In my office hangs a wonderful old sign. Printed on a piece of burlap, stained with age, it reads:
Town Clerk Michelle Schimel and Winston the Wonderdog.
Town Clerk's Notice
Owners or Harborers of Dogs
You are hereby notified that you are required by law to register in the Town Clerk's Office of this Town, on or before the 15th day of July 1916, any or all dogs or bitches over four months old, owned or harbored by you, and pay the license fee as fixed by law or be subject to the penalties as imposed by the Consolidated Laws of New York, Chapter 16, Article 7.
Signed and dated this 29th day of May, 1916,
Town of North Hempstead,
Thomas O'Connell, Town Clerk
Eighty five years later, my responsibility as Town Clerk is still to license the dogs of North Hempstead. In 1916 the law was devised by the New York State Legislature to protect the livestock of farmers. At a time when a lot of suburban towns were farmland, dog licensing was a way to ensure accountability on the part of dog owners if a dog attacked livestock.
Today, there are fewer farms in North Hempstead, but certainly more people. Dog licensing today still remains an important statute. Every licensing town must have a Dog Control Officer and a municipal shelter service, as the Dog Control Officer and shelter service enforces both the state and local dog laws and ordinances. Further, it is their responsibility to pick up lost and stray dogs and humanely care for them until they can be united with their owners.
Apply for a dog license at the town clerk's office at 200 Plandome Road, Manhasset, or by mail. You can down load the application on our town clerk website www.northhempstead.com. In addition to an application you must show a certificate of spay or neuter (if applicable) and proof of a rabies vaccination signed by a licensed veterinarian.
The dog is identified with a New York State identification tag. With a dog tag, the Dog Control Officer can contact the Department of Agriculture and Markets to trace the dog tag to the owner, if a lost dog is recovered.
A lifetime metal dog tag is issued when you first license your dog. And would only be replaced if you lose the tag.
You still must renew your license each year, however. A renewal notice is sent out by the Department of Agriculture and Markets in Albany.
If you forget to renew, as a service to town residents, the town sends out two letters to remind you to license your dog on an annual basis. Unfortunately within a period of five months after the renewal letter and follow-up letters are sent, you will receive a summons from the Dog Control Officer. (As per Article 7, section 119, the Dog Control Officer must institute action for violations of both state and local laws and having an unlicensed dog is a violation.)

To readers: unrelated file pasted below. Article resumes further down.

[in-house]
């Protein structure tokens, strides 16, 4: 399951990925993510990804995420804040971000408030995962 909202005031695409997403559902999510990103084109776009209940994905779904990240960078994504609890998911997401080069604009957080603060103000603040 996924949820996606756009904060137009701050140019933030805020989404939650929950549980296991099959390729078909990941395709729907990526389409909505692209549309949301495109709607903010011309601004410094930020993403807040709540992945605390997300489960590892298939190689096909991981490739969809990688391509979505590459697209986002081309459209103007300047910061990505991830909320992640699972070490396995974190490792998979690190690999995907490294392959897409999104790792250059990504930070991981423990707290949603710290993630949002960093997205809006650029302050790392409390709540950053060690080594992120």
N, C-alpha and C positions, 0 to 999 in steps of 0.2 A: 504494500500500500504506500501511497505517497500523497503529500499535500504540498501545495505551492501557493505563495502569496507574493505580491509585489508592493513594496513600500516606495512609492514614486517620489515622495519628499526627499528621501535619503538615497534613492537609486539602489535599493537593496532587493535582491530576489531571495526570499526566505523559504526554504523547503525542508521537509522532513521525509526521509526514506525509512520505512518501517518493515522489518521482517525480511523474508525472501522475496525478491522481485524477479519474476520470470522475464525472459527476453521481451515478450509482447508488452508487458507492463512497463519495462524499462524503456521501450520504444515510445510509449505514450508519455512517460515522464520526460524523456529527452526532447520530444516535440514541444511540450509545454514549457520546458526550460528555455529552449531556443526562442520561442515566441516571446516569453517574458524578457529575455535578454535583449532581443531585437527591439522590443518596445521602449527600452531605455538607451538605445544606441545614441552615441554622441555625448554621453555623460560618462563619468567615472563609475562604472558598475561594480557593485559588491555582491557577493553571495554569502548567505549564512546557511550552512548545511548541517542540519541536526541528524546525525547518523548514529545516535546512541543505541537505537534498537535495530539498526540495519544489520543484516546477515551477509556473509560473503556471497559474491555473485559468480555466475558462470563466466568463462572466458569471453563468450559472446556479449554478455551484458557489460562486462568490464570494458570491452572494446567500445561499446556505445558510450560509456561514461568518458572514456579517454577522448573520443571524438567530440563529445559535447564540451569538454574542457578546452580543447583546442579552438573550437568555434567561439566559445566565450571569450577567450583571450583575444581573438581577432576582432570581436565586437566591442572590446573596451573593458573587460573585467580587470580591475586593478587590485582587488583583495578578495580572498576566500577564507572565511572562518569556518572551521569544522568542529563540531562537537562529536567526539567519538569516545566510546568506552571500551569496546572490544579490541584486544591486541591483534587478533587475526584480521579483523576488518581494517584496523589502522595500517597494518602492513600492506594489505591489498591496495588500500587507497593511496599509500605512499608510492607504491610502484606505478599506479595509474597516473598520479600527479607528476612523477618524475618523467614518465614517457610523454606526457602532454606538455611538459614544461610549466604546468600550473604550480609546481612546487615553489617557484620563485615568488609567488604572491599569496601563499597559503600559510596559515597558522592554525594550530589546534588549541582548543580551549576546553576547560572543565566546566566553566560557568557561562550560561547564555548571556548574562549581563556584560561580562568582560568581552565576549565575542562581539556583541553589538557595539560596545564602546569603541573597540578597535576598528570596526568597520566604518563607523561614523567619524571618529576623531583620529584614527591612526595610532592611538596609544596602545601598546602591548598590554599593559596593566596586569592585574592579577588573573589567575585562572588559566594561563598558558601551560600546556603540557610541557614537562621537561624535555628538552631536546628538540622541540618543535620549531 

The fee for a dog that is spayed or neutered is $7.
The fee for an unspayed or unneutered dog is $15.
Seniors who submit proof pay just $2.50 for spayed or neutered dogs, and $10.50 for an unspayed or unneutered dog.
1. Hey, it's the law.
2. A license protects your dog if he becomes lost, he can be returned safely back to you. The license number is entered into the Agriculture and Markets' centralized database.
3. If a person is bitten by a dog that has been licensed, it eliminates the need for that person to undergo a series of painful anti-rabies inoculations, as it will be on official record that the dog's vaccinations are up to date.
(I was recently made aware of a case of a child in North Hempstead bitten by an unlicensed dog and had to go through very painful injections.)
4. Who suffers when pet owners don't license their dogs? Dogs!
Licensing revenues are a major weapon against pet overpopulation, because it is a major source of funding for spay/neutering and shelter care.
Fees obtained by the municipality are used for controlling dogs and enforcing any rule or regulation including the spaying or neutering of dogs and subsidizing the dog shelter. The Town of North Hempstead has a great dog shelter! The fees also subsidize public humane education programs.
5. Money that goes to the state also allows for studies into the diseases of dogs and to research and study viruses that affect man and animals.
So if you love your dog, you'll license your dog. And remember, it's the law.